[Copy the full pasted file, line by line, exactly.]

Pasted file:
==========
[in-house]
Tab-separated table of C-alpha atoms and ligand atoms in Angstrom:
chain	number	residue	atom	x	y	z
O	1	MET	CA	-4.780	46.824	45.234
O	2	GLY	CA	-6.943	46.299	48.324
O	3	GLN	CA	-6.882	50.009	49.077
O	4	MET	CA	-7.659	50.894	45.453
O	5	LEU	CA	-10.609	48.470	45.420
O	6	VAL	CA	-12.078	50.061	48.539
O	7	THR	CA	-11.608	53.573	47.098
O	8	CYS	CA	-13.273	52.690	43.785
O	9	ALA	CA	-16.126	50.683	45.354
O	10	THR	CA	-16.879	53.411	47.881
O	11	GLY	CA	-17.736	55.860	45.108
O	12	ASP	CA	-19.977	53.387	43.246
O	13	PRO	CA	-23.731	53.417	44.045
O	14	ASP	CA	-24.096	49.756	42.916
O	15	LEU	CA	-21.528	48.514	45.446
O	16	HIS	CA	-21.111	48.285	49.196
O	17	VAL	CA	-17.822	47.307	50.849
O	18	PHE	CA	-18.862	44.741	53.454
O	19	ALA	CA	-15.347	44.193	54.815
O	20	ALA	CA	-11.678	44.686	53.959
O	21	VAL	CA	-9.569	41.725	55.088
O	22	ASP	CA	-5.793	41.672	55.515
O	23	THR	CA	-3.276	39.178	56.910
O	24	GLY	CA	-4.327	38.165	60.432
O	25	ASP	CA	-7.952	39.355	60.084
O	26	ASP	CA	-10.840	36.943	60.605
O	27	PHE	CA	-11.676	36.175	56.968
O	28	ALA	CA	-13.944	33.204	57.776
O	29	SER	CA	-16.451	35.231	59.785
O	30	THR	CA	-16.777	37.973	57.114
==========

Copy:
[in-house]
Tab-separated table of C-alpha atoms and ligand atoms in Angstrom:
chain	number	residue	atom	x	y	z
O	1	MET	CA	-4.780	46.824	45.234
O	2	GLY	CA	-6.943	46.299	48.324
O	3	GLN	CA	-6.882	50.009	49.077
O	4	MET	CA	-7.659	50.894	45.453
O	5	LEU	CA	-10.609	48.470	45.420
O	6	VAL	CA	-12.078	50.061	48.539
O	7	THR	CA	-11.608	53.573	47.098
O	8	CYS	CA	-13.273	52.690	43.785
O	9	ALA	CA	-16.126	50.683	45.354
O	10	THR	CA	-16.879	53.411	47.881
O	11	GLY	CA	-17.736	55.860	45.108
O	12	ASP	CA	-19.977	53.387	43.246
O	13	PRO	CA	-23.731	53.417	44.045
O	14	ASP	CA	-24.096	49.756	42.916
O	15	LEU	CA	-21.528	48.514	45.446
O	16	HIS	CA	-21.111	48.285	49.196
O	17	VAL	CA	-17.822	47.307	50.849
O	18	PHE	CA	-18.862	44.741	53.454
O	19	ALA	CA	-15.347	44.193	54.815
O	20	ALA	CA	-11.678	44.686	53.959
O	21	VAL	CA	-9.569	41.725	55.088
O	22	ASP	CA	-5.793	41.672	55.515
O	23	THR	CA	-3.276	39.178	56.910
O	24	GLY	CA	-4.327	38.165	60.432
O	25	ASP	CA	-7.952	39.355	60.084
O	26	ASP	CA	-10.840	36.943	60.605
O	27	PHE	CA	-11.676	36.175	56.968
O	28	ALA	CA	-13.944	33.204	57.776
O	29	SER	CA	-16.451	35.231	59.785
O	30	THR	CA	-16.777	37.973	57.114